While the lusts of the mind (pride, fear and sloth) are much stronger in some people than in others, all of us have to deal with the inner conflicts that they produce. That being the case, let us consider a situation in which a person feels driven to achieve by a false sense of pride, while being hindered by overblown fears and a lack of personal energy (sloth). The inner conflict that these lusts create can drive a person to try to be somebody they are not. In fact, they may go to ridiculous lengths in order to impress others. However, they usually wind up appearing foolish because they refuse to face the facts, profess to know what they do not know, and deny the truth about their own fears and limitations (Barney Fife).

 

Focussing on the fact that these lusts can be much stronger in some people than in others let me give some examples. While many people do not particularly like work (sloth), I know of one person who robbed a store near my home because he wanted to go to prison so that he would not have to work. In fact he quit a good job and tried to get on welfare before deciding to rob the store. I also know of a family that was afraid to go to church (fear) because years earlier their home had been broken into while they were at church. They were “religious” people, yet they were terrified by the fear of being robbed.

As I pointed out earlier – in regard to a teenager who thinks that she will be rejected if she does not get a particular fashion – what people fear is rarely what actually happens. In fact, because the mind pictures an imaginary future (in which what is feared becomes reality) much of the anxiety that people suffer has more to do with that imaginary future than the real world.  Nevertheless, the lusts of the mind not only make it hard for a person to think clearly, but can totally cripple someone who does not clearly distinguish between fact and imagination. Moreover, Satan can use the anxiety that a person feels to torment them into committing evil acts. In fact, Saul may have been tormented in that way. We know from Scripture that he raged with anger, after being told that his son would not inherit the throne. His pride clearly rebelled at God’s decision, and he was frustrated by his inability to change it. At the same time Satan used his pride, and his fear that his son would not inherit the throne, to control him; thus leading him to justify killing David.

 

Since secular psychologists have not yet discovered how much of human behavior can be explained by these three lusts, Christians need to reject their confused theories and rethink the facts in the light of Scriptural truth. Not only does the Bible provide the foundation for a far superior understanding of human nature, but the fields of Psychology and Psychiatry have their roots in ignorance. While the views of Freud are no longer as highly esteemed as they once were, when they were in vogue they were the justification for much social evil. At the same time, Psychiatrists not only aided both Hitler and Stalin, but initiated much of the genocide carried out by the Nazis.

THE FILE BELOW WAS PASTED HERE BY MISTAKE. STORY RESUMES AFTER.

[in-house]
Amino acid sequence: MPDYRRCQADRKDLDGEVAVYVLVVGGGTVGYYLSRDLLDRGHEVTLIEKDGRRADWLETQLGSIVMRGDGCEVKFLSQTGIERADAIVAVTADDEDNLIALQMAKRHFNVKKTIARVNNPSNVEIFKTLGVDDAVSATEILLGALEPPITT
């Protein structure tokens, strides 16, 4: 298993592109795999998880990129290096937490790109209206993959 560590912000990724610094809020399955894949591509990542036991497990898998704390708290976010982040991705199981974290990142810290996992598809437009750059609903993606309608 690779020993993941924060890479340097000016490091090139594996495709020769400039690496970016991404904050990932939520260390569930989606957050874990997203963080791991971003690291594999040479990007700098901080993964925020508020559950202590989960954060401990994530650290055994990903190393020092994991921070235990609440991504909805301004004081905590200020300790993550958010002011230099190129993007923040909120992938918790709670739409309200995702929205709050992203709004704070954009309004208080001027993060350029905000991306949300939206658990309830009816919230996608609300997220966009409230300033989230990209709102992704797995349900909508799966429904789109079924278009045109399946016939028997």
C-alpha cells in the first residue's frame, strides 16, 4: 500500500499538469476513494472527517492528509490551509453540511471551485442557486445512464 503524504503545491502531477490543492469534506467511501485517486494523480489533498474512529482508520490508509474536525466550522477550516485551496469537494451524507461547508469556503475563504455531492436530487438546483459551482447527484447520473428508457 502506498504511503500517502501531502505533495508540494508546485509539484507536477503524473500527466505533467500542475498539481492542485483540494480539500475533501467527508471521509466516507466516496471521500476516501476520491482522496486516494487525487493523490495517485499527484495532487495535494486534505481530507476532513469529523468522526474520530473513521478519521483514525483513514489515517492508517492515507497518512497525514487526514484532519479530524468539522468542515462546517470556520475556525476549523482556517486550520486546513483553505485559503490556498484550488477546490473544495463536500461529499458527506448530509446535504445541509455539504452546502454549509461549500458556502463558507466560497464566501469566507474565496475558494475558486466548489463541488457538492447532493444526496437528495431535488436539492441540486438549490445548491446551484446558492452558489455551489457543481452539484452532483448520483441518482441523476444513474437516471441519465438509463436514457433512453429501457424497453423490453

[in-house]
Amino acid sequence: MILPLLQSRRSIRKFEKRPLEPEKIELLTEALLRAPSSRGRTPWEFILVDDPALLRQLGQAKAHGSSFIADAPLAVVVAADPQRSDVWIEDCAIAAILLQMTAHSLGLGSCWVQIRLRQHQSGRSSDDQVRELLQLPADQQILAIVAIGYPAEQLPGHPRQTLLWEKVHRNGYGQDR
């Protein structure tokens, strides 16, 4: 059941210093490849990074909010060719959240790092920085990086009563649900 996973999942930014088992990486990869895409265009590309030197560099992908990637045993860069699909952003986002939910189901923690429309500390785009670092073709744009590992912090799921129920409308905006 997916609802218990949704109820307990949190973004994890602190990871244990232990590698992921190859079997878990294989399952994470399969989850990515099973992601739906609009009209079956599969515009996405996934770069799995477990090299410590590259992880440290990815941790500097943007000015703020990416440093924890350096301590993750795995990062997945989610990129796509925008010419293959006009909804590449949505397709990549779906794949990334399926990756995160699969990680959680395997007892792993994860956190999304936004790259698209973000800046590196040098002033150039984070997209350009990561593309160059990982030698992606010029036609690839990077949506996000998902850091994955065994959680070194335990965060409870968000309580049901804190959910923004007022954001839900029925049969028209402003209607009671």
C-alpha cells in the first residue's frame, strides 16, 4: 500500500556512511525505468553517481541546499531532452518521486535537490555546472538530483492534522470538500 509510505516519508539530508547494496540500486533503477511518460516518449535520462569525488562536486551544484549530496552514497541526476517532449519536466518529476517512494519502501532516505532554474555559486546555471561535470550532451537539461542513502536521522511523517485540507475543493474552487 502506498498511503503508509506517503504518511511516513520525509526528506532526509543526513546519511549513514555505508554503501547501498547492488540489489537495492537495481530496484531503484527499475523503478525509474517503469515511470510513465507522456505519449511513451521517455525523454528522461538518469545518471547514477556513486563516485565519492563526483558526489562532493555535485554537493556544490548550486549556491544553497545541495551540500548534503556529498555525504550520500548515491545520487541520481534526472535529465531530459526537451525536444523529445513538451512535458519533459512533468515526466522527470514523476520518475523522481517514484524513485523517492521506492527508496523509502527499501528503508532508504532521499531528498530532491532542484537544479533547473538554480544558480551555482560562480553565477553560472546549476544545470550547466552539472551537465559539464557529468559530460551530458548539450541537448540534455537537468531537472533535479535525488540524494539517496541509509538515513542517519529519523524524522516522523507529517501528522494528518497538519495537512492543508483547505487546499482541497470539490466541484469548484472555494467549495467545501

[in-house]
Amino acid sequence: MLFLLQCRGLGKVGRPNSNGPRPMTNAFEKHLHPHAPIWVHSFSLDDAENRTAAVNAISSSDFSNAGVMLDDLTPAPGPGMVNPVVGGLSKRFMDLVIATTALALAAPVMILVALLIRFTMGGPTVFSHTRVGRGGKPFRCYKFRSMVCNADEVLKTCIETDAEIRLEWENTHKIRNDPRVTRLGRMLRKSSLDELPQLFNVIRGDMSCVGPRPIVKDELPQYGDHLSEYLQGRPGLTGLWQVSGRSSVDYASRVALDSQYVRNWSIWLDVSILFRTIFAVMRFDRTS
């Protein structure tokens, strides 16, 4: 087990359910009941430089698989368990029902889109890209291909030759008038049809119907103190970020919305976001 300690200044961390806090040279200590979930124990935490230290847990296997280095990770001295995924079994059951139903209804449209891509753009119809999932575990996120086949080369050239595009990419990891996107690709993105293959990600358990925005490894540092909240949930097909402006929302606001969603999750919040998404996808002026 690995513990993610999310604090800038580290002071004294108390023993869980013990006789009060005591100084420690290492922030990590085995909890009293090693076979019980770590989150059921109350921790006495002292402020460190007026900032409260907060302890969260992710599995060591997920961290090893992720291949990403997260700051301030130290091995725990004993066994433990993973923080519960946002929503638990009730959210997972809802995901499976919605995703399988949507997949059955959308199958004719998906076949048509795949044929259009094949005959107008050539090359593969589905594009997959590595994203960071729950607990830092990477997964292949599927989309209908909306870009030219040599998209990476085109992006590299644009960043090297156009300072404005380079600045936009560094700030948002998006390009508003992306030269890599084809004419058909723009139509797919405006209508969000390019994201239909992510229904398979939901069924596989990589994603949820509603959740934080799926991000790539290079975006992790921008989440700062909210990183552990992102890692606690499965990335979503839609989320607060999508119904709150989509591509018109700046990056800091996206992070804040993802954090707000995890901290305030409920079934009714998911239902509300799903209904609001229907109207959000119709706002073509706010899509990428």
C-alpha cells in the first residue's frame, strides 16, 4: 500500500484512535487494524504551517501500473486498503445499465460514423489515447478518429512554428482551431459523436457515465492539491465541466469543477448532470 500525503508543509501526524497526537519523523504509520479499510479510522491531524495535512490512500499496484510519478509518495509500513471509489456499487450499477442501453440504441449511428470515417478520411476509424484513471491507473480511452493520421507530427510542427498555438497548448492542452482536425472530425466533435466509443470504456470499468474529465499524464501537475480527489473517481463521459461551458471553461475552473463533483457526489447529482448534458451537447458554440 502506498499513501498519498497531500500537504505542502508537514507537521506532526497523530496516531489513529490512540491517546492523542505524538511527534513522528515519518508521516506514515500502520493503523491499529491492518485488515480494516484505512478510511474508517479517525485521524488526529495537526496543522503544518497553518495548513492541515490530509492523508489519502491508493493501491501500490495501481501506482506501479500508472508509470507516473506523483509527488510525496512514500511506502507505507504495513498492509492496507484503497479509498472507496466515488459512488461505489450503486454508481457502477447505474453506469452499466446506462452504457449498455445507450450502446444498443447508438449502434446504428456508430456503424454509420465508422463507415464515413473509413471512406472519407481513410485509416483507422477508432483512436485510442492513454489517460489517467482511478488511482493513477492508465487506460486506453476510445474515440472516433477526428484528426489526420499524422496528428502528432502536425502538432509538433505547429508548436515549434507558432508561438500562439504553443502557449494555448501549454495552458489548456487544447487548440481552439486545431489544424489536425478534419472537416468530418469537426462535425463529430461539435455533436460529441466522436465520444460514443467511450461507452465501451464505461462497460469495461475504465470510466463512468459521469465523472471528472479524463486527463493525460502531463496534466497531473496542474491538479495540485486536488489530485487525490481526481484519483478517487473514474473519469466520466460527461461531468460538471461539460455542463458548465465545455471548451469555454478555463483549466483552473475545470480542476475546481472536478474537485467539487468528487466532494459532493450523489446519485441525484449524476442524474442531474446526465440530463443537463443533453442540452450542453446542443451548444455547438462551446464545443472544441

THE ROOTS OF CONFLICT

 

Many domestic arguments begin when a person uses harsh words and fussing or rude replies to convey the message that he is frustrated, in a hurry, or wants to be left alone. The person using the harsh words assumes that others will respond by leaving him alone, yet, in most cases, their actual reaction is to strike back. Usually the initial harshness is taken as a personal attack, one harsh word leads to another and the fight is on. Therefore, the intelligent thing to do is to have enough mental alertness to think before you speak. Then, instead of answering harshly, simply tell the other person in a calm polite voice that you are feeling irritable or are in a hurry and would like to be left alone. Never expect other people to read your mind.

 

A number of arguments start over how something is remembered. One person says, “Last month you said such and such,” the other replies, “I did not,” and the fight is on. It is an adult version of the childish, “Yes you did, no I did not” argument. And it proves nothing but the stupidity of the people involved. Since the problem has to do with memory, each remembering what was said differently, such arguments could be avoided if people would say, “I seem to remember you saying,” instead of dogmatically declaring, “Last month you said.” We should never confuse our own remembrance with absolute truth.

The same holds true for disagreements over the meaning of words. One person says, “You do not have to be so fussy” and the other snaps back, “I’m not being fussy, I’m just concerned.” It then goes into a “yes you are, no I’m not” debate. In this case the argument would be over the definition of “fussing” rather than memories, yet many such arguments could be avoided if the people involved just had the presence of mind to realize the futility of arguing over whose definition is the correct definition. In this case, we also need to recognize how a denial of sin is intertwined with the controversy. For a person who fusses, yet denies that it is fussing, is denying any wrongdoing, and that is dishonest (Jeremiah 17:9).

To give another example, suppose that one person says, “Humanism is a religion” while another says, “No it’s not.” The conversation then goes into a “Yes it is, No it is not” debate. As with the previous examples, the problem has to do with confusing one’s own world-view with absolute truth. Therefore, many such arguments could be avoided if people would just learn to say, “I think” instead of making dogmatic assertions.

 

CONCLUSION

 

Just as it only takes one aggressor to start a war, it only takes one contentious person to start an argument. Therefore, if we want peace in our homes every member has to cooperate in seeking that goal. That means, in part, that we all need to care more about peace and harmony than about getting our own way. We also need to look at our own faults, be honest about what was said, and continually seek God’s help in prayer. At the same time, we need to be considerate of each other, and try to see each other’s point of view. In fact, getting along with others is often as simple as caring enough about them to want to understand why they think as they do.